Laura Seitz, Deseret News
At first glance, the boys and girls filing into a Head Start class on a recent, snowy morning in Salt Lake City look like any other 3- and 4-year-olds.
Almost all of the kids wear snow boots, and warm coats hang in their cubbyholes in the hallway.
There’s a little girl with mussy hair and a flowered dress doling out puzzles to her friends and a skinny boy crumpled in the corner who cries as soon as he arrives, already missing home. The hum of squeaky voices and dimpled little hands playing with toys grows each time the door opens with another student, until finally, it’s time to take a seat at the tiny tables where breakfast awaits.
That’s when other subtle clues emerge to suggest that this classroom is a little different.
For one thing, these students all live in poverty, part of the 24 percent of children in America under age 6 who are classified as poor. Their coats and boots were given to them by Head Start, the government-funded preschool program that teaches them about numbers, letters, health and nutrition, and feeds them a square meal every day — perhaps the only one they get.
Their parents, in an average family of four, make about $13,700 a year. Their classroom is one of the remaining vestiges of the "war on poverty” declared by President Lyndon B. Johnson 50 years ago in his first-ever State of the Union address on Jan. 8, 1964.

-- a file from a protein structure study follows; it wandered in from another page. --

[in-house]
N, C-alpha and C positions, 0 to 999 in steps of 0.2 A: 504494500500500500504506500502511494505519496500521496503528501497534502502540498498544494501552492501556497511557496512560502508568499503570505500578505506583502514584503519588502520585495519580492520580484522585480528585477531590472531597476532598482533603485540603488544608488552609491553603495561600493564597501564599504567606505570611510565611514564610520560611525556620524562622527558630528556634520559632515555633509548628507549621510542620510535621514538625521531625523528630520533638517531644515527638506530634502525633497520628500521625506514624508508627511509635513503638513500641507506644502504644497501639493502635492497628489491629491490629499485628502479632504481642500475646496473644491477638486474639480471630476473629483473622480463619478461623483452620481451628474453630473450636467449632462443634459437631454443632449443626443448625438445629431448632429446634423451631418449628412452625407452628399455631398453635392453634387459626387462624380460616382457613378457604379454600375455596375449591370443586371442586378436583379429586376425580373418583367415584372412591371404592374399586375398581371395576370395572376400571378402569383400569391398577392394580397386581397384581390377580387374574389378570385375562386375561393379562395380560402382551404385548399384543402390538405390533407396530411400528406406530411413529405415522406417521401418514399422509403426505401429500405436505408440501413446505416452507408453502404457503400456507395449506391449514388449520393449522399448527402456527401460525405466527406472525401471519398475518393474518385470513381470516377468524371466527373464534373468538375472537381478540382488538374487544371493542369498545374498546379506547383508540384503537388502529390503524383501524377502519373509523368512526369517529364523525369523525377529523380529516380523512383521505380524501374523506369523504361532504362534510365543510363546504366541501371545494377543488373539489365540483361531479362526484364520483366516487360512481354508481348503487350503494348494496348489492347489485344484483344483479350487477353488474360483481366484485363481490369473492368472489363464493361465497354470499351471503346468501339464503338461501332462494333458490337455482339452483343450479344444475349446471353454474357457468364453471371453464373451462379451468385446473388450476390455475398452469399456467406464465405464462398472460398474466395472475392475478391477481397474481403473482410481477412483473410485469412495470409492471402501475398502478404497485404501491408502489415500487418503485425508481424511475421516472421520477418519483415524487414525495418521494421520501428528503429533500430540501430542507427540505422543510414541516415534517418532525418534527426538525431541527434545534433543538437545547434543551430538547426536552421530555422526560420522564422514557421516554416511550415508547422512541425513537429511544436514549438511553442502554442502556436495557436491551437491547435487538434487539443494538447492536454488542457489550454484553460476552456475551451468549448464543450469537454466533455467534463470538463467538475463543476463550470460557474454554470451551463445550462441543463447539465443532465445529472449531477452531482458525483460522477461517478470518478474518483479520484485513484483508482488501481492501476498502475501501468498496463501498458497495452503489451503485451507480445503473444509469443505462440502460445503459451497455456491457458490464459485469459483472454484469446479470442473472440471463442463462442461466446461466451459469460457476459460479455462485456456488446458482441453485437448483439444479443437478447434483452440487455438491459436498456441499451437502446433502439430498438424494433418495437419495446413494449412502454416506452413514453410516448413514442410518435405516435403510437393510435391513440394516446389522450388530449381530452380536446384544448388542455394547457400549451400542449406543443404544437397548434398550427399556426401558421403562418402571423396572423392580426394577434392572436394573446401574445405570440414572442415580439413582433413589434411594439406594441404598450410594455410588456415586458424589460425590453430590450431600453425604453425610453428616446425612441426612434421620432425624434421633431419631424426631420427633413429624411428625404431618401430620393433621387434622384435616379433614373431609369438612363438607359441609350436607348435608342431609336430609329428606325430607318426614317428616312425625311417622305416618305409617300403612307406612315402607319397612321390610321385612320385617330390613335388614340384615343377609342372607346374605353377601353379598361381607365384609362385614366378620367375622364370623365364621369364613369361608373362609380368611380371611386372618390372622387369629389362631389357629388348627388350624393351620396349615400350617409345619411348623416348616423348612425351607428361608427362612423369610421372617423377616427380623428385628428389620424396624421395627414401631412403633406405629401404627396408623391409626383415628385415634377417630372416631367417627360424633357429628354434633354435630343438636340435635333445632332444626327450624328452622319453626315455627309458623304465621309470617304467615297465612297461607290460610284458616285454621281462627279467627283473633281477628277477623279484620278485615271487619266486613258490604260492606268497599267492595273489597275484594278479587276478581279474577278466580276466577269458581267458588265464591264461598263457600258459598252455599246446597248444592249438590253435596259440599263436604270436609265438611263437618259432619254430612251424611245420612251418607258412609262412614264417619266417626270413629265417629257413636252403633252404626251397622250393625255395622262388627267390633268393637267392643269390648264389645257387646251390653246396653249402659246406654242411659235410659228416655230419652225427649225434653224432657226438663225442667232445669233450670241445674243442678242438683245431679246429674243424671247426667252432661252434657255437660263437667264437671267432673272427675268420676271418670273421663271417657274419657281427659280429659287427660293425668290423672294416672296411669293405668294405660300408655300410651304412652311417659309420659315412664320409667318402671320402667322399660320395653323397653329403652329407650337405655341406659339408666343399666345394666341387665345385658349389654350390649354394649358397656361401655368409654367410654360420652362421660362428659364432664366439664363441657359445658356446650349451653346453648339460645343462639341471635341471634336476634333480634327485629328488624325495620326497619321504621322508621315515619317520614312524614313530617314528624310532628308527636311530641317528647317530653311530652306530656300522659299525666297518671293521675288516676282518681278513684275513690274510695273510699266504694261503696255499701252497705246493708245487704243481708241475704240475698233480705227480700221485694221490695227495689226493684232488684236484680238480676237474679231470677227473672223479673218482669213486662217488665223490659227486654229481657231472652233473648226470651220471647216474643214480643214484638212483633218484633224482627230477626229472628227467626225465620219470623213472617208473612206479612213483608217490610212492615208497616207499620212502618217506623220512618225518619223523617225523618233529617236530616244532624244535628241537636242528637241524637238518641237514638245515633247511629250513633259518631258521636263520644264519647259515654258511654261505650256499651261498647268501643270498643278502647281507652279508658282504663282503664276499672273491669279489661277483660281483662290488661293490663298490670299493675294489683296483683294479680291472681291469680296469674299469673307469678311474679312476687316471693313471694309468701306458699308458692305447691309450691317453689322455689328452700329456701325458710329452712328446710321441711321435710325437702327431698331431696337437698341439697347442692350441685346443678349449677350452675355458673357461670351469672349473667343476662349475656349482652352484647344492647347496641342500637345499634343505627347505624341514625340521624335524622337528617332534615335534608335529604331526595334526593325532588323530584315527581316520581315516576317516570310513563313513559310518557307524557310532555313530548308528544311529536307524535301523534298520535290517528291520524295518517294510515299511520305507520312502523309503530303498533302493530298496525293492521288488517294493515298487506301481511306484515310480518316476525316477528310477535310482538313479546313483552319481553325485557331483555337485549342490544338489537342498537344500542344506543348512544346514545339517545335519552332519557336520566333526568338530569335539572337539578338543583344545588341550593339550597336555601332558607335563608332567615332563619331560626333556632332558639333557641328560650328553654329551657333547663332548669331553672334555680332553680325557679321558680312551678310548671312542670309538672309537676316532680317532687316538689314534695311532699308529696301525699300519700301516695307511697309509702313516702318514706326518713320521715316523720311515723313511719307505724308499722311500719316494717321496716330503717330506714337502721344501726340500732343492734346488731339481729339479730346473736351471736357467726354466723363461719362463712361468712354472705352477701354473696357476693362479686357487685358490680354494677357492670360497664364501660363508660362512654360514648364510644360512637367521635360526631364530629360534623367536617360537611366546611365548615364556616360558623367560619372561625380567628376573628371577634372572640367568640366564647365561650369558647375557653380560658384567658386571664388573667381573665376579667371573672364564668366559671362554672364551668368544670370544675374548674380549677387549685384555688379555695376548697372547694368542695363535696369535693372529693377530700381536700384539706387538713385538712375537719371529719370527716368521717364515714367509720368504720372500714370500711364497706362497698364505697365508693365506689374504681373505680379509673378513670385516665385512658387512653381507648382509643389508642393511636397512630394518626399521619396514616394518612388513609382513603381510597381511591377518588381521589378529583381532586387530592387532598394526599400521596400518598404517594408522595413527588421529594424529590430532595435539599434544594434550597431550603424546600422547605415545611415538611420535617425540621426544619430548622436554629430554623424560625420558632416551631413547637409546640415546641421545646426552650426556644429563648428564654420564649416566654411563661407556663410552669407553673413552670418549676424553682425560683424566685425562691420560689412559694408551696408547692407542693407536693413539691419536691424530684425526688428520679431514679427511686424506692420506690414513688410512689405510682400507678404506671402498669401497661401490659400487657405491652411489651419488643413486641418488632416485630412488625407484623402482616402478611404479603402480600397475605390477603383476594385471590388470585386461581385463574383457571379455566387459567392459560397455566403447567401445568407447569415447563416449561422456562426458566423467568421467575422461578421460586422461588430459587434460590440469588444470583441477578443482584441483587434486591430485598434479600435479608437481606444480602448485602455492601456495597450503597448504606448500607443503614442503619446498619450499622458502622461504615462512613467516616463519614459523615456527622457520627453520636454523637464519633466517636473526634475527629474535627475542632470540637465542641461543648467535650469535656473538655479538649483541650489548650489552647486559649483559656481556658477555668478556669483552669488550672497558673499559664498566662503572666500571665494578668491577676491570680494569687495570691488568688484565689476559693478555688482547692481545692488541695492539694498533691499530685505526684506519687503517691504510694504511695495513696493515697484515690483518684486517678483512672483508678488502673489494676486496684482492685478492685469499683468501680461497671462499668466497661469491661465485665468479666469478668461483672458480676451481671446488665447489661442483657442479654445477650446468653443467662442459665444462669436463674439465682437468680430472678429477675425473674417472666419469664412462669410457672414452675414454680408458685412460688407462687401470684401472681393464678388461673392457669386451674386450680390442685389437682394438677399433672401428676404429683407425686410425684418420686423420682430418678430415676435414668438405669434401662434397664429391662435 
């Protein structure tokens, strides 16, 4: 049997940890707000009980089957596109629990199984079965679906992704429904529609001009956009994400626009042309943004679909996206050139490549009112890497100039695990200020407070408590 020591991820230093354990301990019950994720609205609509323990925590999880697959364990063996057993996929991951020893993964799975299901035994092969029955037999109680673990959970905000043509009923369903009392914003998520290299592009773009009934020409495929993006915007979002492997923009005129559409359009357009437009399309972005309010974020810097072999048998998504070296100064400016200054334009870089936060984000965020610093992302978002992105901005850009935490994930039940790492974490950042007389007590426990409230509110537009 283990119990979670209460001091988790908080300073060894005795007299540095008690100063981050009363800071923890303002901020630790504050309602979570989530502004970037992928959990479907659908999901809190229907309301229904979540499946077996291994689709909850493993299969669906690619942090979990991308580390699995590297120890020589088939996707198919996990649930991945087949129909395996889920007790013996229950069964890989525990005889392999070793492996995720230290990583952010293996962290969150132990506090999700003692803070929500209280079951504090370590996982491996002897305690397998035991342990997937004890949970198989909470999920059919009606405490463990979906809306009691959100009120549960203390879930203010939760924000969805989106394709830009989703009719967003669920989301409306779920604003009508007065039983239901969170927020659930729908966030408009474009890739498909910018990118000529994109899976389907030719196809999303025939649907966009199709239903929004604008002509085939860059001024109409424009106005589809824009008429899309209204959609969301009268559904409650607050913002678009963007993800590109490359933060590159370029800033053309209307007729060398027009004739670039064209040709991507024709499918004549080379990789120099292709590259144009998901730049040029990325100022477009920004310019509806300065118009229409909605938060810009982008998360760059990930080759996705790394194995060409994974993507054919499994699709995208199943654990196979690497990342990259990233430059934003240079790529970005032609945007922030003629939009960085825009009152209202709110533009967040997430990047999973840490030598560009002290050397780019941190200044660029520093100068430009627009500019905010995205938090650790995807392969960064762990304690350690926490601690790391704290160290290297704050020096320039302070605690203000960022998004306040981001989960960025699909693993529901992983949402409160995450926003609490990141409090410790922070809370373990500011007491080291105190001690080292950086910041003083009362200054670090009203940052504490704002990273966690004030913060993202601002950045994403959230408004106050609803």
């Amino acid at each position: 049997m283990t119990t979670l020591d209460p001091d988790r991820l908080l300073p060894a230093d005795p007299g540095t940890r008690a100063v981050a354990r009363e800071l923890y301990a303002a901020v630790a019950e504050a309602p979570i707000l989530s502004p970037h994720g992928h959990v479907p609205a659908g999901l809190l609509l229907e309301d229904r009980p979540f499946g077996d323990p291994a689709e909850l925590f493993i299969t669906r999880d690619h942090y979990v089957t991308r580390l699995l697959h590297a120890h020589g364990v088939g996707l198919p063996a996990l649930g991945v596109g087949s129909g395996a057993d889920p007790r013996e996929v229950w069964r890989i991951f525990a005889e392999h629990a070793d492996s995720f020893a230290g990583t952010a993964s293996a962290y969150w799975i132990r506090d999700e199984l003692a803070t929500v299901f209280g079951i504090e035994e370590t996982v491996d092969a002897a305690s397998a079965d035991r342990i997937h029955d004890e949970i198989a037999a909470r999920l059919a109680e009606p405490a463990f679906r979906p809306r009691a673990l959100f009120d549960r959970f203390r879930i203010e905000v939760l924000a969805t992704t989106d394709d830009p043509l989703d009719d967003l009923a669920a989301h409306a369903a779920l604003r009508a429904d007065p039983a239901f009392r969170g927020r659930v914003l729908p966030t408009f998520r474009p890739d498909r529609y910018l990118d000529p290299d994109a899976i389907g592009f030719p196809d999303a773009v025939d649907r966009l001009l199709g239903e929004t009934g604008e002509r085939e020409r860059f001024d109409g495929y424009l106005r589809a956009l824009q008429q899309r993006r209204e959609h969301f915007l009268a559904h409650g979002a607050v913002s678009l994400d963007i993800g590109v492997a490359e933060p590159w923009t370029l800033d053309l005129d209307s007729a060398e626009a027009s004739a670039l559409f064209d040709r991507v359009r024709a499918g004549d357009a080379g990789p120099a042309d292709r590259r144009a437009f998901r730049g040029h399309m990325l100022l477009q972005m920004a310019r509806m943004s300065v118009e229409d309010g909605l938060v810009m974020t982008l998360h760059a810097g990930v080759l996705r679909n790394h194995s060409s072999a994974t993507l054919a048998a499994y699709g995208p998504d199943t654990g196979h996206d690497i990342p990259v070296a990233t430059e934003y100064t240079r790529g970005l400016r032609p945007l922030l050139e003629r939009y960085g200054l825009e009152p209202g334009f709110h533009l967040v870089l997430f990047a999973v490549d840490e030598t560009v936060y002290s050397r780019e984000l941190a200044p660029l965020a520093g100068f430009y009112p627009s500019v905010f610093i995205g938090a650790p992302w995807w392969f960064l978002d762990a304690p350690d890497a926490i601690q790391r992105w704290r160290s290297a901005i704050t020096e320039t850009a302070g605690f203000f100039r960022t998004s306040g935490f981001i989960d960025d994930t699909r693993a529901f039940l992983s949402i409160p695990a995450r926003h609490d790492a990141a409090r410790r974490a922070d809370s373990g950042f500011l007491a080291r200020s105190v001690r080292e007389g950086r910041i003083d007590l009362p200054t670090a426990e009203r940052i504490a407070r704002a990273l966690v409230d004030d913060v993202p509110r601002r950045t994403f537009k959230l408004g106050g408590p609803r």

Whether a strategic move to set his presidency apart from his predecessor, President John F. Kennedy, or because Johnson himself grew up poor, Johnson's war on poverty created welfare programs and practices that still stand at the epicenter of budgetary, policy and humanitarian debates today. As the country's unemployment rate has soared above 6 percent for more than five years, and another national budget crisis looms on the horizon, some experts say Johnson’s programs — like food stamps, Medicare, Medicaid and Head Start — have worsened the situation for America’s poor. Yet as America’s poverty rate hovered around 15 percent in 2012 — compared to 19 percent in 1964, according to the U.S. Census Bureau’s Current Population Survey — other advocates argue Johnson’s programs and subsequent additions of a safety net have lifted more people out of poverty than ever before.
While neither side sees eye-to-eye on many things when it comes to poverty, there is consensus that something must be done — the question is what.
But here, in the Head Start classroom where the children are sitting in little metal chairs, happily eating their breakfasts, there is a different question from the eager kids with crumbs on their plates: can they have another bran muffin?
Today, they’re in luck. There’s more for everyone.
LBJ’s War on Poverty
When Johnson stood to give his first State of the Union address on Jan. 8, 1964, he had only been president for six weeks. His oath of office was initiated under the cloud of death and uncertainty that followed after Kennedy’s assassination on Nov. 22, 1963, and Johnson was determined to use this customary speech to make a mark and claim his presidency as his own.
“Every president has to develop a moral underpinning to his power, or he soon discovers he has no power at all,” Johnson wrote about his initial challenges of being president in his memoir, “Vantage Point.”
“For me, that presented special problems. I knew I was an unknown quantity to many of my countrymen and to much of the world when I assumed office. I suffered another handicap, since I had come to the Presidency not through the collective will of the people but in the wake of tragedy. I had no mandate from the voters.”
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